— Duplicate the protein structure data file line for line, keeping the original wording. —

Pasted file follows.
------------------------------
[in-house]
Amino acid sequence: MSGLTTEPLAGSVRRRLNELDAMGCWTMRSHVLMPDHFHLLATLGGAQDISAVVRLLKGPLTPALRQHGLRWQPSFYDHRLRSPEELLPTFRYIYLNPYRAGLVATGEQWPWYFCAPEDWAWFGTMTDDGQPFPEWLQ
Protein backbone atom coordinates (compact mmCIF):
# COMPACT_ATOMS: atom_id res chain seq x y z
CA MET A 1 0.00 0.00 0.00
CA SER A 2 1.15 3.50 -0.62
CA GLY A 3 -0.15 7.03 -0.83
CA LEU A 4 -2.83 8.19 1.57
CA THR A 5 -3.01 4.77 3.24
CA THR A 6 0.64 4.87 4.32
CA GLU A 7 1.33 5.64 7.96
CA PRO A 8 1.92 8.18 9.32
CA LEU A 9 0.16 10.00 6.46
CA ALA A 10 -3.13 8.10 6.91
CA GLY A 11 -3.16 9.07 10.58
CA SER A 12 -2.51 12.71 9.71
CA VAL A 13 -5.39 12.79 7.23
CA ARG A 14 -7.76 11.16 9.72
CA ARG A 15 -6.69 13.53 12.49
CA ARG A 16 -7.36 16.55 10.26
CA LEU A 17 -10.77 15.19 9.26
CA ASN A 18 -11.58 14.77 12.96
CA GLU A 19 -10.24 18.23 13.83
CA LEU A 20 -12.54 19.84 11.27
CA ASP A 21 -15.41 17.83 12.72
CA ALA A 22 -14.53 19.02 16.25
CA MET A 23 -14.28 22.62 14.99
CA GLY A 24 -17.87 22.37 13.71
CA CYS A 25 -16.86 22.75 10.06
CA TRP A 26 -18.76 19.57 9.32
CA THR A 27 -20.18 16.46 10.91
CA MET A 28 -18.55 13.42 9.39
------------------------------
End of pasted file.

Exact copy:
[in-house]
Amino acid sequence: MSGLTTEPLAGSVRRRLNELDAMGCWTMRSHVLMPDHFHLLATLGGAQDISAVVRLLKGPLTPALRQHGLRWQPSFYDHRLRSPEELLPTFRYIYLNPYRAGLVATGEQWPWYFCAPEDWAWFGTMTDDGQPFPEWLQ
Protein backbone atom coordinates (compact mmCIF):
# COMPACT_ATOMS: atom_id res chain seq x y z
CA MET A 1 0.00 0.00 0.00
CA SER A 2 1.15 3.50 -0.62
CA GLY A 3 -0.15 7.03 -0.83
CA LEU A 4 -2.83 8.19 1.57
CA THR A 5 -3.01 4.77 3.24
CA THR A 6 0.64 4.87 4.32
CA GLU A 7 1.33 5.64 7.96
CA PRO A 8 1.92 8.18 9.32
CA LEU A 9 0.16 10.00 6.46
CA ALA A 10 -3.13 8.10 6.91
CA GLY A 11 -3.16 9.07 10.58
CA SER A 12 -2.51 12.71 9.71
CA VAL A 13 -5.39 12.79 7.23
CA ARG A 14 -7.76 11.16 9.72
CA ARG A 15 -6.69 13.53 12.49
CA ARG A 16 -7.36 16.55 10.26
CA LEU A 17 -10.77 15.19 9.26
CA ASN A 18 -11.58 14.77 12.96
CA GLU A 19 -10.24 18.23 13.83
CA LEU A 20 -12.54 19.84 11.27
CA ASP A 21 -15.41 17.83 12.72
CA ALA A 22 -14.53 19.02 16.25
CA MET A 23 -14.28 22.62 14.99
CA GLY A 24 -17.87 22.37 13.71
CA CYS A 25 -16.86 22.75 10.06
CA TRP A 26 -18.76 19.57 9.32
CA THR A 27 -20.18 16.46 10.91
CA MET A 28 -18.55 13.42 9.39